[ python-Feature Requests-1023290 ] proposed struct module format code addition

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Tue Sep 7 01:44:09 CEST 2004

Feature Requests item #1023290, was opened at 2004-09-06 13:42
Message generated for change (Comment added) made by josiahcarlson
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Category: Python Library
Group: None
Status: Open
Resolution: None
Priority: 5
Submitted By: Josiah Carlson (josiahcarlson)
Assigned to: Raymond Hettinger (rhettinger)
Summary: proposed struct module format code addition

Initial Comment:
I believe there should be a mechanism to load and
unload arbitrarily large integers via the struct
module.  Currently, one would likely start with the 'Q'
format character, creating the integer in a block-wise
fashion with multiplies and shifts.

This is OK, though it tends to lend itself to certain
kinds of bugs.

There is currently another method for getting large
integers from strings and going back without the struct

long(stri.encode('hex'), 16)

Arguably, such things shouldn't be done for the packing
and unpacking of binary data in general (the string
slicing especially).

I propose a new format character for the struct module,
specifically because the struct module is to "Interpret
strings as packed binary data".  Perhaps 'g' and 'G'
(eg. biGint) is sufficient, though any reasonable
character should suffice.  Endianness should be
handled, and the number of bytes representing the
object would be the same as with the 's' formatting
code.  That is, '>60G' would be an unsigned big-endian
integer represented by 60 bytes (null filled if the
magnitude of the passed integer is not large enough).

The only reason why one wouldn't want this
functionality in the struct module is "This module
performs conversions between Python values and C
structs represented as Python strings." and arbitrarily
large integers are not traditionally part of a C struct
(though I am sure many of us have implemented arbitrary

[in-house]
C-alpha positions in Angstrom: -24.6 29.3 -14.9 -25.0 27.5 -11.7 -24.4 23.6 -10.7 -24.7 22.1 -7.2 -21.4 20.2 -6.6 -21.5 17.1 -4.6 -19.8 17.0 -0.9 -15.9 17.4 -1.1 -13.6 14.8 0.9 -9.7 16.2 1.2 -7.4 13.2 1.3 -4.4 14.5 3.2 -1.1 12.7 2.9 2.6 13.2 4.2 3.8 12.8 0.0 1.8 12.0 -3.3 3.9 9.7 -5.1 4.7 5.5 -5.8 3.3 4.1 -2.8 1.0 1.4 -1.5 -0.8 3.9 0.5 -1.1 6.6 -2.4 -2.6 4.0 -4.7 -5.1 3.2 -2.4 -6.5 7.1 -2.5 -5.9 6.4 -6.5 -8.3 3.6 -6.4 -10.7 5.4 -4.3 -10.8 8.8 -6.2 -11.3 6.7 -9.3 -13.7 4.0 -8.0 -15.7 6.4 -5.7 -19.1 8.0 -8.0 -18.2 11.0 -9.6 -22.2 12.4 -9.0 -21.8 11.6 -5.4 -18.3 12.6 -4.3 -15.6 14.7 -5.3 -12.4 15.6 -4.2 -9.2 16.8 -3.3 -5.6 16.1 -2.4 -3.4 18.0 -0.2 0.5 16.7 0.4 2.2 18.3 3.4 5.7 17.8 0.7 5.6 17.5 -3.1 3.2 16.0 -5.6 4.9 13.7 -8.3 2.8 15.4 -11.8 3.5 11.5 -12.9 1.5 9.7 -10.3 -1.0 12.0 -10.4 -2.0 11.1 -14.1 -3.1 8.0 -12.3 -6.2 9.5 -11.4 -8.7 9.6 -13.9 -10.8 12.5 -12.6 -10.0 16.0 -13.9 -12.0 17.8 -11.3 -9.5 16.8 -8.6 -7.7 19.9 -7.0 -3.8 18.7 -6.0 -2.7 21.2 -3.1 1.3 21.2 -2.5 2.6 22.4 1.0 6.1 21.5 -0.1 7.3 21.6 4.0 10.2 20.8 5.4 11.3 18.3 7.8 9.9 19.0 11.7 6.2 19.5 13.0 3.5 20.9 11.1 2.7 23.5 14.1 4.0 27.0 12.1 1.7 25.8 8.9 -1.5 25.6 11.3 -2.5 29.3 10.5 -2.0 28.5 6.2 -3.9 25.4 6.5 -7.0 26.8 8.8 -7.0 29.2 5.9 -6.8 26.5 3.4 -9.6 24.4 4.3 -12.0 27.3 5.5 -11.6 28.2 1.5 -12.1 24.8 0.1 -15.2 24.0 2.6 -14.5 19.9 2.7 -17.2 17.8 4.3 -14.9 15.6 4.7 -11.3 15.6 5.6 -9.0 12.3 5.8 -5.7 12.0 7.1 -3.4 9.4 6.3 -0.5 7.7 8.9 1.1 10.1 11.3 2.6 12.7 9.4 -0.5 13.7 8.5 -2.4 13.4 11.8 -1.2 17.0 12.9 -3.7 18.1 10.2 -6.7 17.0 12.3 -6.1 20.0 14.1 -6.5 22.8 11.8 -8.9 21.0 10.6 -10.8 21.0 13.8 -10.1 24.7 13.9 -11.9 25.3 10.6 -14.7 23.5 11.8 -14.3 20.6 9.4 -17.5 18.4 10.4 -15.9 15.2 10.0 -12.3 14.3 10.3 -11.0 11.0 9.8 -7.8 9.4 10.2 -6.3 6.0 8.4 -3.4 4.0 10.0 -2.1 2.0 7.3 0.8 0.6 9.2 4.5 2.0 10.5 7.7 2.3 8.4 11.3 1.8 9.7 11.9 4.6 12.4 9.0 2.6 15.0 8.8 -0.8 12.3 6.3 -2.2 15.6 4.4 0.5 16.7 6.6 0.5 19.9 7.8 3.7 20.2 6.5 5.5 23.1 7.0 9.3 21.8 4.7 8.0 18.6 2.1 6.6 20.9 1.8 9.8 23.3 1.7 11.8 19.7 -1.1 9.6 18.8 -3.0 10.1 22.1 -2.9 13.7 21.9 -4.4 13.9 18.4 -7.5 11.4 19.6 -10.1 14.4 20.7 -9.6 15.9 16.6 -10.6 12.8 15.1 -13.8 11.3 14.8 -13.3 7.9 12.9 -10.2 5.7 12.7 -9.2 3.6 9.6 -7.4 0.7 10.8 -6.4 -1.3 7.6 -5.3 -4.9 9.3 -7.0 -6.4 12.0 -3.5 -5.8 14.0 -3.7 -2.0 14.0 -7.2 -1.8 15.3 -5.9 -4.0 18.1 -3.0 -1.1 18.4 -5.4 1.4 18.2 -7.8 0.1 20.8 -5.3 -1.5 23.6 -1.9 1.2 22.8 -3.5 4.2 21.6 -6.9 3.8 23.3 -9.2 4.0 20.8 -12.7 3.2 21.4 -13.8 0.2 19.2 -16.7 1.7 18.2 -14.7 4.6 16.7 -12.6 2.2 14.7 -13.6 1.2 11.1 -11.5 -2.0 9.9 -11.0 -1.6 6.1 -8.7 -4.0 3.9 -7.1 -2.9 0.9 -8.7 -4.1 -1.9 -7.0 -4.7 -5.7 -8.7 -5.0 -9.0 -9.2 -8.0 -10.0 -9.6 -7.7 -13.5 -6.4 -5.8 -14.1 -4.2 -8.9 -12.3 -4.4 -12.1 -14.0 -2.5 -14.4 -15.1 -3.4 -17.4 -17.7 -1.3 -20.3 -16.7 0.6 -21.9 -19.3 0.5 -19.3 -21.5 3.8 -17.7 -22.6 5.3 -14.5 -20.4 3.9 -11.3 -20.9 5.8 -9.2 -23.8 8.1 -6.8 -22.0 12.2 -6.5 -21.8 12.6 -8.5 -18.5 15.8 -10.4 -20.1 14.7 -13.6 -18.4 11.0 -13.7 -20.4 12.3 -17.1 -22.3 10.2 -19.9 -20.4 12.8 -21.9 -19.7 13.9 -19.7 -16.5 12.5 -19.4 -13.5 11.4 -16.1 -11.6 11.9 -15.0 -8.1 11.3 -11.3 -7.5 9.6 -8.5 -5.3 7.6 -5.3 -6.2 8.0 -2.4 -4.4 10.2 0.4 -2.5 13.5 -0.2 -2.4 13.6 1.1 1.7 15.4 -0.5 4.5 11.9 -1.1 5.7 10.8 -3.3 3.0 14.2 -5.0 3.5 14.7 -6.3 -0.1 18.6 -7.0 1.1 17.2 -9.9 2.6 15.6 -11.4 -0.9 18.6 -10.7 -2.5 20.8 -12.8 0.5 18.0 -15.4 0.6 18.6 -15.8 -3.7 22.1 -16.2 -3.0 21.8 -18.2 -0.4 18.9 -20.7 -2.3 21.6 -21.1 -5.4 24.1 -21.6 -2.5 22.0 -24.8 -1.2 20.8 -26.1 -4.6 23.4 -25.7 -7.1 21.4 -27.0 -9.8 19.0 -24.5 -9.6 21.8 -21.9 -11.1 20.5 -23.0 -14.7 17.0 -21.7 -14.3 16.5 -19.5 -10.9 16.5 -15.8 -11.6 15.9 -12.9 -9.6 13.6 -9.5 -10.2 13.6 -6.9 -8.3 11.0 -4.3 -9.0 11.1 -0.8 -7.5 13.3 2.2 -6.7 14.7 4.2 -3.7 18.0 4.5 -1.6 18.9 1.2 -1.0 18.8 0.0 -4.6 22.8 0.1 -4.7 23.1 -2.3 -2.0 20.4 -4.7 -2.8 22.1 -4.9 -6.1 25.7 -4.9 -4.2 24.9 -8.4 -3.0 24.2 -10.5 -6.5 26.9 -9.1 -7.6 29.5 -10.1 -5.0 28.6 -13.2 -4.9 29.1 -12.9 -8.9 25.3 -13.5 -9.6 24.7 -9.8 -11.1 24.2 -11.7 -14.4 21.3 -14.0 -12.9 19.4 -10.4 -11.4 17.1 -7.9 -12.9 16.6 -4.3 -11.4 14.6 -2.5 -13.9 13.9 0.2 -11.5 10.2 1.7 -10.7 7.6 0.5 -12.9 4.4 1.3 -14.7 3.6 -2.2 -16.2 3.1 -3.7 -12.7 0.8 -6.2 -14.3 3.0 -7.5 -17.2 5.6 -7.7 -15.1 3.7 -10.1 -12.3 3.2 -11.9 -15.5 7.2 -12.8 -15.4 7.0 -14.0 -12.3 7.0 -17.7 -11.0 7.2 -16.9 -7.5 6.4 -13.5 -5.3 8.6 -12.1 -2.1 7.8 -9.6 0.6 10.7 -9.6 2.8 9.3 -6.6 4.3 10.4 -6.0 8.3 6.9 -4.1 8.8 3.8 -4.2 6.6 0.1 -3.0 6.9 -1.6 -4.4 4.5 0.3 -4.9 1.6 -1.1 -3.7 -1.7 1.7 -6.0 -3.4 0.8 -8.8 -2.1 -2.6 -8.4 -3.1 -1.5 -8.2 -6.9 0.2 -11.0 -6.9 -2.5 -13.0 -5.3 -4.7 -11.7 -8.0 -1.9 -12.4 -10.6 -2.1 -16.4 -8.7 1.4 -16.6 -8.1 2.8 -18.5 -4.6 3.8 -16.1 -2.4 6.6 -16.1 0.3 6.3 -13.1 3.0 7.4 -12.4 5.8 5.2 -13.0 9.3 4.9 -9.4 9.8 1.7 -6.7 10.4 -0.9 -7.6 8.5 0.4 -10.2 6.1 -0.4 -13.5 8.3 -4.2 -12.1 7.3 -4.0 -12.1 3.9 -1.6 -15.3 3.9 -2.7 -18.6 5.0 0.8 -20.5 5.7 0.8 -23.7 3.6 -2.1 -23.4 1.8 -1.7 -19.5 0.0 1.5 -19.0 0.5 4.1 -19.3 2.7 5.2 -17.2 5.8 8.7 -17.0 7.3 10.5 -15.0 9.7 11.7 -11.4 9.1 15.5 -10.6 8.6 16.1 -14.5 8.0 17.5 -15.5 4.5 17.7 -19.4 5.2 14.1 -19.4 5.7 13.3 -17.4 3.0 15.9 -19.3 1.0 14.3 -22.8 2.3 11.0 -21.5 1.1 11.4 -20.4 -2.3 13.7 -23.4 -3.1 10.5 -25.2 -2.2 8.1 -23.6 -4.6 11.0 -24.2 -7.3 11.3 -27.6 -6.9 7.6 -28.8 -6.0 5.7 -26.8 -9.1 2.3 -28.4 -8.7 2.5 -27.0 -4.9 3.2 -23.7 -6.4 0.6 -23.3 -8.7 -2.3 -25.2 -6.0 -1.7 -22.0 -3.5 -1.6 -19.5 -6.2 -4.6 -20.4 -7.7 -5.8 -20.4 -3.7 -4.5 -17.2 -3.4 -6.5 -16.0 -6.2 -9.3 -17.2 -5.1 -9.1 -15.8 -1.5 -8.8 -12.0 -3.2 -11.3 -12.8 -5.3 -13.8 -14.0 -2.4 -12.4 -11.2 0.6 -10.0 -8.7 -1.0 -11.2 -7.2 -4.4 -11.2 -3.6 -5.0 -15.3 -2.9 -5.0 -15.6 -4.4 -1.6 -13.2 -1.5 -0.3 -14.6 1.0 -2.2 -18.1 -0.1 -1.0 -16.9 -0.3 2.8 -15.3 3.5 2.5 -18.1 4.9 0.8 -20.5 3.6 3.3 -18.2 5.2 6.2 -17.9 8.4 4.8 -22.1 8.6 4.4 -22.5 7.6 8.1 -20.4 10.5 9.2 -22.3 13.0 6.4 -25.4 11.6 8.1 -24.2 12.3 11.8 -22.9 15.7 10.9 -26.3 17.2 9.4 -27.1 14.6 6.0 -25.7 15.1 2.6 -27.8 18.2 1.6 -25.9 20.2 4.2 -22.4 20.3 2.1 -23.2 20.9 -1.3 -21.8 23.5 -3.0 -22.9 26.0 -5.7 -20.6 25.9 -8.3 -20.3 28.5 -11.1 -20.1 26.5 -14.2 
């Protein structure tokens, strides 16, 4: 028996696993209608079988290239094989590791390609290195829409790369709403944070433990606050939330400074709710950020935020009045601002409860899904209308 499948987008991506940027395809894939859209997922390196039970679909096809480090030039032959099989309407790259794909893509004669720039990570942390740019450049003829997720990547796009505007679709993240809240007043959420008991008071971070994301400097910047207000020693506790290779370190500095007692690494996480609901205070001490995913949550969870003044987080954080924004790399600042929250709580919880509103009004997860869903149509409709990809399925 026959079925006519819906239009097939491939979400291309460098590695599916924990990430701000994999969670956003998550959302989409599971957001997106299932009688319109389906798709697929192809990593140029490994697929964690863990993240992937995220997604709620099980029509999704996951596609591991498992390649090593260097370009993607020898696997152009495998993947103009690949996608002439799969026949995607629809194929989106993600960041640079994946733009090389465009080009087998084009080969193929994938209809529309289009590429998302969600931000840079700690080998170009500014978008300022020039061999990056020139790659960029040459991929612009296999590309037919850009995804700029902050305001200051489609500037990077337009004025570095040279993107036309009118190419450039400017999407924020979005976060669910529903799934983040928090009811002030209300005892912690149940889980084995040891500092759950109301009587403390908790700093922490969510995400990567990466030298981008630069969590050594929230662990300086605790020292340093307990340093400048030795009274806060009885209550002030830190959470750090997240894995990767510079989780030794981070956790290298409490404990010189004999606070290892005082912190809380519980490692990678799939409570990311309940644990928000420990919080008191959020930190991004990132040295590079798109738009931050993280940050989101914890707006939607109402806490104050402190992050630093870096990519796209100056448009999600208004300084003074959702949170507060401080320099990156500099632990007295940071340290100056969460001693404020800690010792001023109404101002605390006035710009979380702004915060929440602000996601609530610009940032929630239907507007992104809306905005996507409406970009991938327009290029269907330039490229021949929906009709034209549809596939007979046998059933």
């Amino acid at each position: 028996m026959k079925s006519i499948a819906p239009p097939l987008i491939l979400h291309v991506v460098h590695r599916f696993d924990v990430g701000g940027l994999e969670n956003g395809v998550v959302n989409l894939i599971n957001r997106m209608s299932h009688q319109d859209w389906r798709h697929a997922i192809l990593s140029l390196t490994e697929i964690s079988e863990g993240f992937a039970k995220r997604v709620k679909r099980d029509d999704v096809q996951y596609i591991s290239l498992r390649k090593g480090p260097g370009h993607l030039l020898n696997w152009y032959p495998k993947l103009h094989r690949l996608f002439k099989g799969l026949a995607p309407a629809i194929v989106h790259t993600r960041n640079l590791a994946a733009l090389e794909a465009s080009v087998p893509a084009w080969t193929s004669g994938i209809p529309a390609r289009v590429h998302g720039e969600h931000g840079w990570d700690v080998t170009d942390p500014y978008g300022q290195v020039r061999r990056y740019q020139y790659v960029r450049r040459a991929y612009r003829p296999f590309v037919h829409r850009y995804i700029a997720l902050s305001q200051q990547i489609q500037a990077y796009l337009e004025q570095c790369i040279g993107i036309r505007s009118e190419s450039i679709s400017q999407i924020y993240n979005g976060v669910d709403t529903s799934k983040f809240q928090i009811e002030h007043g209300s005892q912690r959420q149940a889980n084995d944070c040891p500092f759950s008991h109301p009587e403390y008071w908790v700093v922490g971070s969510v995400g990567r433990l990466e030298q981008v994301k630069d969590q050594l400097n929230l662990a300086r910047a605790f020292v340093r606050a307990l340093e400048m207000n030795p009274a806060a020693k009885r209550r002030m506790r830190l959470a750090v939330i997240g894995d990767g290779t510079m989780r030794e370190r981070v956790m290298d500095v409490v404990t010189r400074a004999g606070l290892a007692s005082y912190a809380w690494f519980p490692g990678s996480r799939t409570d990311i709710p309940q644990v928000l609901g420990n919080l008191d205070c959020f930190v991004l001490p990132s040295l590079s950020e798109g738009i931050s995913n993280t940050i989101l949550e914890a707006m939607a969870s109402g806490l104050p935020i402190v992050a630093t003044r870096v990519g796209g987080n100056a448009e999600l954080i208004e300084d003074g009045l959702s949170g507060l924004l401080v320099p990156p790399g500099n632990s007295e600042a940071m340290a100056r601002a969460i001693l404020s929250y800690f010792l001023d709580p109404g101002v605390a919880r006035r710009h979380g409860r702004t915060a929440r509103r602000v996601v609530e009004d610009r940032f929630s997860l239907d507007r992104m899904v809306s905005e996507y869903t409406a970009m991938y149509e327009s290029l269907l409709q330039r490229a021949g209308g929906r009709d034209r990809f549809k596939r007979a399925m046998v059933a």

precision integers with structs).  The reason "not a C
type" has been used to quash the 'bit' and 'nibble'
format character, because "masks and shifts" are able
to emulate them, and though "masks and shifts" could
also be used here, I have heard myself and others state
that there should be an easy method for converting
between large longs and strings.

A side-effect for allowing arbitrarily large integers
to be represented in this fashion is that its
functionality could, if desired, subsume the other
integer type characters, as well as fill in the gaps
for nonstandard size integers (3, 5, 6, 7 etc. byte
integers), that I (and I am sure others) have used in
various applications.

Currently no implementation exists, and I don't have
time to do one now.  Having taken a look at
longobject.c and structmodule.c, I would likely be able
to make a patch to the documentation, structmodule.c,
and test_struct.py around mid October, if this
functionality is desireable to others and accepted. 
While I doubt that a PEP for this is required, if
necessary I would write one up with a sample
implementation around mid October.


>Comment By: Josiah Carlson (josiahcarlson)
Date: 2004-09-06 16:44

Logged In: YES 

As I provide in the feature request, there is already a
method for translating string <-> long.

The problem with current methods for converting between
large integers and strings is that they do not lend
themselves to generally being understandable or to being

The struct module already provides two appropriate functions
for handling packed binary data, a place for documenting
functions involving packing and unpacking binary data, and
whose implementation seems to be simple enough (one more
format character, much of which borrowed from 's' character,
and a call to _PyLong_FromByteArray seems to be sufficient).

As for the binascii module, many of the functions listed
seem like they should be wrapped into the encode/decode
string methods, hexlify already being so in str.encode('hex').

To me, just being able to translate doesn't seem sufficient
(we already can translate), but being able to do it well,
have it documented well, and placed in a location that is
obvious, fast and optimized for these kinds of things seems
to be the right thing.

>From what I can tell, the only reason why struct doesn't
already have an equivalent format character to the proposed
'g' and 'G', is because the module was created to handle
packed C structs and seemingly "nothing else".  Considering
there doesn't seem to be any other reasonable or easily
documentable location for placing equivalent functionality
(both packing and unpacking), I am of the opinion that
restricting the packing and unpacking to C types in the
struct module (when there are other useful types) is overkill.

As I said, I will provide an implementation if desired.


Comment By: Raymond Hettinger (rhettinger)
Date: 2004-09-06 15:34

Logged In: YES 

FWIW, I'm working  str/long conversion functions for the
binascii module.  Will that suit your needs?

The tolong function is equivalent to:
    long(hexlify(b), 16)


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